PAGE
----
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A problem about template function overload

P: n/a
the code as follows:
#include<iostream>
using namespace std;

template <int N>
void foo( const char (&str)[N])
{
cout<<"array"<<endl;
}
template <typename T>
void foo(const T& str);
template <>
void foo(char *const &str)
{
cout<<"char *"<<endl;
}

int main()
{
char arr[10];
foo(arr);
}

why the called function is the void foo(const char(&str)[N])? I test
the code by VC7, the output is
*array*, but according to my knowledge, the following code is also
OK:

char p[1];
char * const & str = p;

so why the output is not *char*? I mean the why the *exact match*
funcion is not the secnod "foo" with params (char *const &str)?

It has confused me so much. Is there anyone call tell me?
Thank you very much!

Mar 18 '07 #1
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2 Replies


P: n/a
On 2007-03-18 14:02, mi*********@gmail.com wrote:
the code as follows:
#include<iostream>
using namespace std;

template <int N>
void foo( const char (&str)[N])
{
cout<<"array"<<endl;
}
template <typename T>
void foo(const T& str);
template <>
void foo(char *const &str)
{
cout<<"char *"<<endl;
}

int main()
{
char arr[10];
foo(arr);
}

why the called function is the void foo(const char(&str)[N])? I test
the code by VC7, the output is
*array*, but according to my knowledge, the following code is also
OK:

char p[1];
char * const & str = p;

so why the output is not *char*? I mean the why the *exact match*
funcion is not the secnod "foo" with params (char *const &str)?
Because an array is not a pointer, it can however decay (is that the
correct word?) to a pointer, so the function taking an array is a better
match since no conversion is needed.

--
Erik Wikström
Mar 18 '07 #2

P: n/a
On 3月18日, 下午10时28分, Erik Wikström <Erik-wikst...@telia.comwrote:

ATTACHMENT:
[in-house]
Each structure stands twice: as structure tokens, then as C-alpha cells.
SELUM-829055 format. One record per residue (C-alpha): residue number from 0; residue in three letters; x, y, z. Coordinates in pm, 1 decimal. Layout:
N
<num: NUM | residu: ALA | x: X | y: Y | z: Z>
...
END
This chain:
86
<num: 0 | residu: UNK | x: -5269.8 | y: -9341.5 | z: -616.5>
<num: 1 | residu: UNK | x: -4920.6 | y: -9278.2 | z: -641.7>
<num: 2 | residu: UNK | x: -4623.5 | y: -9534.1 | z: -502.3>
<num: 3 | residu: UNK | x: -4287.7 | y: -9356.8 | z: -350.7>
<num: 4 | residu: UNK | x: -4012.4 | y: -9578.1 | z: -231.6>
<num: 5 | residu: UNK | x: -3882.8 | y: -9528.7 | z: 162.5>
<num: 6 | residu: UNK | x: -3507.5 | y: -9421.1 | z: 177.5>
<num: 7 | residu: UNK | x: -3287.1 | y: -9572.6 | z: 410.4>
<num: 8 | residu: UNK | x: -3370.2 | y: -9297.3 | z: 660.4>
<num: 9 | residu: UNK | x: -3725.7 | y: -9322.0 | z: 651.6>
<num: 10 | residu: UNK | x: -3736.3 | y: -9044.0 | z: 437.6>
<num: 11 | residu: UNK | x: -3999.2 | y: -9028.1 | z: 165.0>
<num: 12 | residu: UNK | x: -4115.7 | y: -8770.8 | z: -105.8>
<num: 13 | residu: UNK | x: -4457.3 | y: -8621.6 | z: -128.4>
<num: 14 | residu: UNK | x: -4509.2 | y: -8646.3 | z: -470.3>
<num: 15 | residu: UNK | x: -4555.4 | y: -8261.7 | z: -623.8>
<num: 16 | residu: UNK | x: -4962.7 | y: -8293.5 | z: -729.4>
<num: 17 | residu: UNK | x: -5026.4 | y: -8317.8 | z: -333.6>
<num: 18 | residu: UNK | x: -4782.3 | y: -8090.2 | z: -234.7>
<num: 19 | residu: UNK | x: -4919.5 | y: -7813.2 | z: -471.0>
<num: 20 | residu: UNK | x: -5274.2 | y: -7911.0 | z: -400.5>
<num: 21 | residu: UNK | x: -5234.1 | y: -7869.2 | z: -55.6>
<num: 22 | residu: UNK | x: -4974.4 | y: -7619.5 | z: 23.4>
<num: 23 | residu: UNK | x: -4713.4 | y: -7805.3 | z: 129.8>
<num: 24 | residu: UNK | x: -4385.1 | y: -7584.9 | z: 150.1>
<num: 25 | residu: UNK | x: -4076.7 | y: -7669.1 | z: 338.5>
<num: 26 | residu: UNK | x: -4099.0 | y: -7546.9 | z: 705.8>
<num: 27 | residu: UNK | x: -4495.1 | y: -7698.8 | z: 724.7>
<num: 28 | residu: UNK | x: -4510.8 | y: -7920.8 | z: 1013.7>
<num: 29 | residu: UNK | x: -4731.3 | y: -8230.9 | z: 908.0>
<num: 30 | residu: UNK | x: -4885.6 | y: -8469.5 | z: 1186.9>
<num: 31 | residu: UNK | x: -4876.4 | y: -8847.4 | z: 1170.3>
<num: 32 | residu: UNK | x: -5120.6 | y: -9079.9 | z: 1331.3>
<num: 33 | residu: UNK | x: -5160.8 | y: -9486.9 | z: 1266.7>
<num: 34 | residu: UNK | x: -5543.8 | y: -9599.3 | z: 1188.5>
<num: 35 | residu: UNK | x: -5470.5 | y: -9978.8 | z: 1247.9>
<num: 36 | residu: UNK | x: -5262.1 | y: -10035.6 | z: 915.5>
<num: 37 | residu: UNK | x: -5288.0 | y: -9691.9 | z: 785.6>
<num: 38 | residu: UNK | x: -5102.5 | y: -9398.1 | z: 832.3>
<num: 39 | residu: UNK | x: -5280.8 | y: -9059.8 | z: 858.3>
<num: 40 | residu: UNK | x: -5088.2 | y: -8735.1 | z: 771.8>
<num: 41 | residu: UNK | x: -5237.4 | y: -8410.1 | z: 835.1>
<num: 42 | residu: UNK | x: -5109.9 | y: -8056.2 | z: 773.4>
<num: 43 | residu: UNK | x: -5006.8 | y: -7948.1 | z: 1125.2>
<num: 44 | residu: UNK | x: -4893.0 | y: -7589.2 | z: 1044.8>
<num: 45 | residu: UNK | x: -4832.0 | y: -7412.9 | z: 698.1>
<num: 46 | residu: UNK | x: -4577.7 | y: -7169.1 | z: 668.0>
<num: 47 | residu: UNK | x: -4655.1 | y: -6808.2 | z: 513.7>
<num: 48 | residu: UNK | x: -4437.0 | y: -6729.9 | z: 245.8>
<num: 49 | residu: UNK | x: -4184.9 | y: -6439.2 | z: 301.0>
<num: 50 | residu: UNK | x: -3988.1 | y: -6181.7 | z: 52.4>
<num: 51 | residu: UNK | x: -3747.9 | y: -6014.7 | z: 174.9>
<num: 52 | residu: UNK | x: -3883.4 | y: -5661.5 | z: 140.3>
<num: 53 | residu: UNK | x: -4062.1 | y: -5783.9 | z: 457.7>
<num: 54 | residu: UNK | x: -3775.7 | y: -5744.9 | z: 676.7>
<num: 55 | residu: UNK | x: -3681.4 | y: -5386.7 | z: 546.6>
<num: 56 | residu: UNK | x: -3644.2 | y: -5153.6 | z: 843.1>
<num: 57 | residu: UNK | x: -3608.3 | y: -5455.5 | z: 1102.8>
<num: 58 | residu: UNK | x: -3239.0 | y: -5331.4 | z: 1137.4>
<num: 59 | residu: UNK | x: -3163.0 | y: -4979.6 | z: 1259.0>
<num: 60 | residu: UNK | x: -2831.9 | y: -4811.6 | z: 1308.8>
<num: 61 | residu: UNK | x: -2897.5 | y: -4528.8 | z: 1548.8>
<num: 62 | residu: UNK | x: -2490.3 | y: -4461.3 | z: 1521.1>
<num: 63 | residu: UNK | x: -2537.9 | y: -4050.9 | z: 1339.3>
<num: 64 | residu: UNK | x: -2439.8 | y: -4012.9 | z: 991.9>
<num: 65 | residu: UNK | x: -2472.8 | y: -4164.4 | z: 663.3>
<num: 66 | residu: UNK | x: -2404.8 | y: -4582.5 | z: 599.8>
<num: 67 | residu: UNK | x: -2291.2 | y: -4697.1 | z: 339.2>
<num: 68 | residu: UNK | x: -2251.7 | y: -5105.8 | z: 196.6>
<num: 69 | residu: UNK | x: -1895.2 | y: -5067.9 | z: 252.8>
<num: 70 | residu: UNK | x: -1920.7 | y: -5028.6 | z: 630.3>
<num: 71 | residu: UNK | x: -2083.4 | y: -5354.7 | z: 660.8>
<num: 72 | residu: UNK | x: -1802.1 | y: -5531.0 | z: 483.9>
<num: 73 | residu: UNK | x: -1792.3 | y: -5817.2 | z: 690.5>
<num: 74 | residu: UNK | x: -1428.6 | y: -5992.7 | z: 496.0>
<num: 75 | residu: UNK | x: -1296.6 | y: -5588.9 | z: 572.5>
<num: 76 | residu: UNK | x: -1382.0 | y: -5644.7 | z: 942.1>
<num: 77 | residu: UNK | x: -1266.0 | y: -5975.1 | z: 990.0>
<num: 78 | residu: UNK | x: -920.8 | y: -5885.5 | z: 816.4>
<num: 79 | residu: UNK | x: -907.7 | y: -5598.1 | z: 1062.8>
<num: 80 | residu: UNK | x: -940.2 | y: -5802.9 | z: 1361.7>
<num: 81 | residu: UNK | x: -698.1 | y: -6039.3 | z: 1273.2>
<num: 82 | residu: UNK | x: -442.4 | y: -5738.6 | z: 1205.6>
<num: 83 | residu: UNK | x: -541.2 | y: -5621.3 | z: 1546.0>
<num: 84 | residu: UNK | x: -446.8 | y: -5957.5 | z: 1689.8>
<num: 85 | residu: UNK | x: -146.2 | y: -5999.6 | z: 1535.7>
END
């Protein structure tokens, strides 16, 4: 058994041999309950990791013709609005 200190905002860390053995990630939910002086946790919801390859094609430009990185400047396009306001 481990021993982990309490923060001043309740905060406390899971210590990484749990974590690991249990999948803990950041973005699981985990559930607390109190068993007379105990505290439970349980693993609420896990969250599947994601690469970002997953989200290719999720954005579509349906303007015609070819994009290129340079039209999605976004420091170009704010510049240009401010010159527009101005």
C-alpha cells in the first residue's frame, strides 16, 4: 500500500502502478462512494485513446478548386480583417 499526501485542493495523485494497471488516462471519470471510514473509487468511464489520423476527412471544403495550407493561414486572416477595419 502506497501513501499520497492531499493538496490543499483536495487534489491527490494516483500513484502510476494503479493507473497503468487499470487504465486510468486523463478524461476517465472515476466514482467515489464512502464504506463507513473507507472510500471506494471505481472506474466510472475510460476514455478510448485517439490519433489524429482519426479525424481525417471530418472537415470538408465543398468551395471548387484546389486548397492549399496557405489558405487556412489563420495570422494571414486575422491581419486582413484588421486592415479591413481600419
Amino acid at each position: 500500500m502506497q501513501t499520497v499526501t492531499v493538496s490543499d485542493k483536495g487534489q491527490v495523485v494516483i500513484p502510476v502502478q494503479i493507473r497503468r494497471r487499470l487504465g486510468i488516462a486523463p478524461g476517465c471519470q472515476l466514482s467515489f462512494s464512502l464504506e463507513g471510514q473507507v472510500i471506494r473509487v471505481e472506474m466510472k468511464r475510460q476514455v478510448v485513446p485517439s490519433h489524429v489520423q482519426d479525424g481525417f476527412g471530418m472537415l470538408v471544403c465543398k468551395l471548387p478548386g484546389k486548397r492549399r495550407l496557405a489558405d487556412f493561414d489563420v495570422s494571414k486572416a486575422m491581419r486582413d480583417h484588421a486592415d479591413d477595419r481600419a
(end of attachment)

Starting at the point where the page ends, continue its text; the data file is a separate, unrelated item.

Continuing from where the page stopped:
On 2007-03-18 14:02, miaohua1...@gmail.com wrote:


the code as follows:
#include<iostream>
using namespace std;
template <int N>
void foo( const char (&str)[N])
{
* * * cout<<"array"<<endl;
}
template <typename T>
void foo(const T& str);
template <>
void foo(char *const &str)
{
* *cout<<"char *"<<endl;
}
int main()
{
* * char arr[10];
* *foo(arr);
}
why *the called function is the *void foo(const char(&str)[N])? I test
the code by VC7, the output is
*array*, *but according to my knowledge, the following code is also
OK:
char p[1];
char * const & str = p;
so why the output is not *char*? I mean the why the *exact match*
funcion is not the secnod "foo" with params (char *const &str)?

Because an array is not a pointer, it can however decay (is that the
correct word?) to a pointer, so the function taking an array is a better
match since no conversion is needed.

--
Erik Wikström- 隐藏被引用文* -

- 显示引用的文* -
well, I don't think so. Just have a look at the following code:
#include<iostream>
using namespace std;

template <int N>
void foo( const char (&str)[N])
{
cout<<"array"<<endl;
}

void foo(char * const &str)
{
cout<<"char *"<<endl;
}

int main()
{
char arr[10];
foo(arr);
}

the output in VC7 is "char*", so can you explain it?

Mar 19 '07 #3

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